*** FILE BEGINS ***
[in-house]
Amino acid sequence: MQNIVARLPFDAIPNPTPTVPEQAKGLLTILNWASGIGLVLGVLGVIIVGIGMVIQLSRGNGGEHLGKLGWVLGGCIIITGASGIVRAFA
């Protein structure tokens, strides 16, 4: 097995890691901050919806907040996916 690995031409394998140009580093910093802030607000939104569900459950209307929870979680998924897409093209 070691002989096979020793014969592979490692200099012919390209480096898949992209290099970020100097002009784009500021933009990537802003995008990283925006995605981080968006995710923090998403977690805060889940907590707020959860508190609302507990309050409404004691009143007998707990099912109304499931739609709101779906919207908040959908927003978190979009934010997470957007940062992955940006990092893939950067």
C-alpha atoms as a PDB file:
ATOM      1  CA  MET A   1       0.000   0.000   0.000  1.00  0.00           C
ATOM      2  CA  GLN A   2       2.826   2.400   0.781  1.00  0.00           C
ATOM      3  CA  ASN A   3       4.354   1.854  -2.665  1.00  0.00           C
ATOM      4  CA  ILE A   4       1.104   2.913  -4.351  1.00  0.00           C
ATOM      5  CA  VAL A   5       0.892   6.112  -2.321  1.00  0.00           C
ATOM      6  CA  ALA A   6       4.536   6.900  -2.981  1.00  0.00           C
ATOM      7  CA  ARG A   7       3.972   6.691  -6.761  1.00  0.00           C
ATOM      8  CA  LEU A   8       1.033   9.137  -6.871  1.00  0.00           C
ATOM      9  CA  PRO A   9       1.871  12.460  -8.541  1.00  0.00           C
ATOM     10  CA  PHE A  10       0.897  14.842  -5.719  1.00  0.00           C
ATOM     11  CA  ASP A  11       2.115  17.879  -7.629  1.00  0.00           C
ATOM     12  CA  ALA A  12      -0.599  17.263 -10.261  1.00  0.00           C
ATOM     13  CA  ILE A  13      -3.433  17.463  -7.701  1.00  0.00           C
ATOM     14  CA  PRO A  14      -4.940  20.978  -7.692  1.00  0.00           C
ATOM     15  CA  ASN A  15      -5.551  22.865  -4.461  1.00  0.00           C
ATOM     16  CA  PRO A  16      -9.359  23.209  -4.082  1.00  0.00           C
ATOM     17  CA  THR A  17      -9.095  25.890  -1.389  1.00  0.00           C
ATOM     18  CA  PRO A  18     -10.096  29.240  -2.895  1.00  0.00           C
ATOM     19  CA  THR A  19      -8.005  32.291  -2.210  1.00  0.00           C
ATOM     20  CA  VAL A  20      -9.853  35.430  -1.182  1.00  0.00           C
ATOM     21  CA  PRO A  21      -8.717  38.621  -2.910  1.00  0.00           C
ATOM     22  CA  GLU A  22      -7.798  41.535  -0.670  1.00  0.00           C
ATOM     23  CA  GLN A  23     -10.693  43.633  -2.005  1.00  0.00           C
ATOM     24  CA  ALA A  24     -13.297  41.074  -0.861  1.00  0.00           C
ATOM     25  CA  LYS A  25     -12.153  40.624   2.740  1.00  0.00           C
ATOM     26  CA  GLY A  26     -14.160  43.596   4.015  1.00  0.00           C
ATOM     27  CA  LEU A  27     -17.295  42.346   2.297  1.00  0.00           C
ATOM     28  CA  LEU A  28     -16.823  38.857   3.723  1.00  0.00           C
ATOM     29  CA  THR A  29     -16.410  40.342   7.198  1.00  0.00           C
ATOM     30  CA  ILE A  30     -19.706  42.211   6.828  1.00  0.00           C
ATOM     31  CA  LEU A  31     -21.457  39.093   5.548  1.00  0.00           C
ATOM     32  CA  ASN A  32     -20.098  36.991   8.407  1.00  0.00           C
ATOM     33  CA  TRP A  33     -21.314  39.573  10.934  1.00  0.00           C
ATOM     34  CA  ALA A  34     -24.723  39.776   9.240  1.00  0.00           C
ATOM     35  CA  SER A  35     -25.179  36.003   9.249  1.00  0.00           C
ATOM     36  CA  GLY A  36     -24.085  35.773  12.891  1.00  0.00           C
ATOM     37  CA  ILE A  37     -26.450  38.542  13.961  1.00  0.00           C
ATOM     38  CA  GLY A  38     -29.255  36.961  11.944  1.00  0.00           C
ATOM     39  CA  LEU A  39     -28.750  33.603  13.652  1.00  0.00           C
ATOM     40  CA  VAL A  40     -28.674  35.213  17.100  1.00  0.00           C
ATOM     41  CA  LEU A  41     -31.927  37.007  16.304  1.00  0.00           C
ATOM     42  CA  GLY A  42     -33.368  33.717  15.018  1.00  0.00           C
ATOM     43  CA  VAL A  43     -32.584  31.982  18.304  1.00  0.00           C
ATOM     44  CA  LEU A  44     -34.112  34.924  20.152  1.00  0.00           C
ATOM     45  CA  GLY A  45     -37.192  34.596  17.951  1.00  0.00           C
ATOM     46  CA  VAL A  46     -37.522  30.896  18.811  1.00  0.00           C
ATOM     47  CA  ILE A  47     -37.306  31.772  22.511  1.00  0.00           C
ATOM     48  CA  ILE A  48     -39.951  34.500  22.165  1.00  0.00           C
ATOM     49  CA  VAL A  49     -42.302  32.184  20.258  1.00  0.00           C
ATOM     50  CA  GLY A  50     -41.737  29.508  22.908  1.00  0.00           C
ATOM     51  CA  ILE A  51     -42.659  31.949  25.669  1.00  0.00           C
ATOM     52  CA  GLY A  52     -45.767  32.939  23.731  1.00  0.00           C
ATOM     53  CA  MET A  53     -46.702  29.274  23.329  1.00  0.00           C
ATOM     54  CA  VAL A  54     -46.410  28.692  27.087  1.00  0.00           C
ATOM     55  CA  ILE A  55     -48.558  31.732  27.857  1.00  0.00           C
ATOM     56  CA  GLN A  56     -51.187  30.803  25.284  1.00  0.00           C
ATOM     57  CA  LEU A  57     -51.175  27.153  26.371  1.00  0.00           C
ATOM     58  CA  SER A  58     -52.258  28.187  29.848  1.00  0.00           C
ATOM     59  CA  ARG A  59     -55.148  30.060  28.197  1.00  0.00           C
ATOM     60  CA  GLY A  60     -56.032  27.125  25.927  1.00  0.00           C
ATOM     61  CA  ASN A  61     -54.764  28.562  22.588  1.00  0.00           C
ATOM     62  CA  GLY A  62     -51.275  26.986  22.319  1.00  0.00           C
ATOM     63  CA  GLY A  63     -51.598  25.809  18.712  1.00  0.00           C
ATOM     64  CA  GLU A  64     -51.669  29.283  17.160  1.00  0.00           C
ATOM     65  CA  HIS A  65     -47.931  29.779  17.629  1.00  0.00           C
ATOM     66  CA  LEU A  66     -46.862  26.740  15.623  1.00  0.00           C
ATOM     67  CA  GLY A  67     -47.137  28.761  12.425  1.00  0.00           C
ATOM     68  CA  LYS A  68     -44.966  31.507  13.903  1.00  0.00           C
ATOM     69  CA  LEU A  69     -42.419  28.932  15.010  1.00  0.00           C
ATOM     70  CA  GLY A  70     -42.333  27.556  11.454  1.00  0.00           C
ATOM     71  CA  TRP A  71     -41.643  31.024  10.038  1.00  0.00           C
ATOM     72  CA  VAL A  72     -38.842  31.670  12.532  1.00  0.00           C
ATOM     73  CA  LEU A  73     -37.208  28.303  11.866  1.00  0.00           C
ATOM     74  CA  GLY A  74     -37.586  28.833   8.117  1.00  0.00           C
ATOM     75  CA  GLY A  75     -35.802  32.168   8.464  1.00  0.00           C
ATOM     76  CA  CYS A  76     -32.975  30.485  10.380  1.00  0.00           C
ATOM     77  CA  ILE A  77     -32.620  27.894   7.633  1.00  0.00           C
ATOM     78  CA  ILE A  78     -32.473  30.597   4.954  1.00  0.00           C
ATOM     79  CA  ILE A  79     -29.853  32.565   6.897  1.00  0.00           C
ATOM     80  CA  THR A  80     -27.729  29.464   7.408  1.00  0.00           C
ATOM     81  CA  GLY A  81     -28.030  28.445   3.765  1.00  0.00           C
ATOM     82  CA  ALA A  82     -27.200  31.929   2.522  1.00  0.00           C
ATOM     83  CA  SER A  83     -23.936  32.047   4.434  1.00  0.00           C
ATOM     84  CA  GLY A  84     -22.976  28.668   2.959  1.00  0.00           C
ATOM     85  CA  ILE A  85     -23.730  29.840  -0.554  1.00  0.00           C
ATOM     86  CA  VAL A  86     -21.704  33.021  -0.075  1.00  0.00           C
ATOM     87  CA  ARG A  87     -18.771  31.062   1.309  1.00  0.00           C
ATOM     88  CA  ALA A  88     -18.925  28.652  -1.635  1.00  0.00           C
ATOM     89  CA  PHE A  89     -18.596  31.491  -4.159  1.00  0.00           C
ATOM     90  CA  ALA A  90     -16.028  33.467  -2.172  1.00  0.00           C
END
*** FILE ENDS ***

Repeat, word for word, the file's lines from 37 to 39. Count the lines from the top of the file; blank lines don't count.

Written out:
ATOM     33  CA  TRP A  33     -21.314  39.573  10.934  1.00  0.00           C
ATOM     34  CA  ALA A  34     -24.723  39.776   9.240  1.00  0.00           C
ATOM     35  CA  SER A  35     -25.179  36.003   9.249  1.00  0.00           C